Publication date: September, 1990
Plotted by: Ryan Brown and Dead Clarrain (Steve Murphy)
Script: Dean Clarrain
Pencils: Donald Simpson
Inks: Dan Berger
Colors: Barry Grossman
Letters: Gary Fields
Edits: Scott Fulop
More Edits: V. Gorelick
Cover: Ken Mitchroney, Ryan Brown and Steve Lavigne
“Leave Heaven Alone”
Returning to Earth, Cudley the Cowlick decides to spit the TMNT out in the Brazilian rain forest, as he thinks they can do some good there. The Turtles aren’t too pleased with their drop-off point, but haven’t a chance to argue, as Cudley quickly disappears back into space. They don’t have much time to mull over the situation, either, as they’re quickly encountered by the friendly anthropomorphic jaguar; Jagwar. Introductions are cut short, as a group of gun-toting mercenaries drive them into the heart of the forest.
The TMNT and Jagwar trudge through the forest, eventually stumbling upon a temple. Jagwar explains that he was once worshipped there as a god, but now it is his only place of refuge from those who are destroying the rain forest. Jagwar tells the Turtles that the men who are destroying the forest nearby are also the ones who shot at them. Even worse, they’ve murdered Jagwar’s friend, Chico Mendes, and have kidnapped an American TV reporter! The Turtles agree to help Jagwar rescue the reporter and they wait for darkness to fall before they strike.
As they munch down fruit, Jagwar describes the circle of life to the Turtles: all that lives will die and all that dies will breed new life. When at last night falls, Jagwar tells them the time has come to save the reporter: April O’Neil! The TMNT are astonished that April is in trouble and the group moves out as fast as possible.
Making their way through the forest, the TMNT find April tied up at the mercenary camp. The Turtles and Jagwar take out the mercenaries with relative ease, reuniting with a very grateful April. They look over at Jagwar in celebration, only to find their friend crying. Jagwar says that he cries because he misses Chico but also because he knows that greedy lumber companies ravenously destroy the rainforest, averaging fifty acres every minute.
Back in New York, the mysterious business tycoon, Null, is informed that his mercenaries in Brazil failed at their assignment to kidnap April O’Neil. His secretary tells him that O’Neil was rescued by several humanoid animals. Null takes an interest in the situation and asks to be kept updated.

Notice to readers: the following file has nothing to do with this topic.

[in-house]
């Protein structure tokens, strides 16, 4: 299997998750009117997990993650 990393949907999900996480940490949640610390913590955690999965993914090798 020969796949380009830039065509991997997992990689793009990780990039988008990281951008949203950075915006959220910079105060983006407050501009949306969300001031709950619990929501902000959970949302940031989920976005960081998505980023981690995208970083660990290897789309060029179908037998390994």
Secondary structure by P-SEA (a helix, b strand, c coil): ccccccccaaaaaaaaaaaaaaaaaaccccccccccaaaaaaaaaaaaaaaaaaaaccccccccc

*This issue follows TMNT Adventures #13. This story is continued in TMNT Adventures #15.
*Jagwar’s origin will be revealed in Mighty Mutanimals (miniseries) #2.
*Though April has been seen quite frequently on television in the past few issues, the last time she actually interacted with the Turtles was in TMNT Adventures #4.
*Null’s true identity and purpose will be revealed in TMNT Adventures #19.
*This issue was reprinted in the UK by Fleetway in TMHT Adventures #23.
And so begins the South American tour arc of the series. A lot of fans tend to revile this arc, as it is fairly heavy-handed with its environmentalist messages. Expect every issue to tackle some sort of issue regarding pollution, deforestation, poaching or whatever. While the message delivered here isn’t even remotely as preachy as, say, Captain Planet, it can get a little tiresome after a while.
The South American tour arc serves to introduce us to some more characters, though it doesn’t feel so much like a “toy commercial” as you’d think. The characters introduced during these issues will serve a much greater purpose towards the end of the next arc, eventually culminating in the creation of the Mighty Mutanimals. Also, the characters introduced in this arc never got toys! Well, Jagwar almost got one in 2007, but that was a bust.
As far as introductions go, I’m afraid that Jagwar’s falls fairly flat. Outside of some vague mumblings about his once being worshipped as a god, we get no background info on the guy. He just shows up, makes friends with the TMNT in the span of a page and that’s that. Up to now, the book was pretty good about telling us where all these weirdos came from.
This issue features fill-in artist Don Simpson’s first and only turn at the book, and let’s just be grateful for that last part. Simpson’s art lacks the more whimsical qualities of Mitchroney or even Lawson’s efforts, being fairly clunky and awkward. His interpretation of the Turtles doesn’t sit too well with me, either, as they’re all very wrinkly, scaly and needlessly deformed-looking. Despite their rather fugly appearances, the Turtles remain fairly expressive, though. Jagwar, on the other hand, has some serious emoting issues and just comes across as looking pretty boring throughout the issue.
Overall, this wasn’t the best of issues. Some bad art, a weak introduction of a new character and a pretty unremarkable conflict with a preachy agenda.
Grade: D+ (as in “Don’t you think it’s a little odd that the TMNT are always drawn to other anthropomorphic critters?”)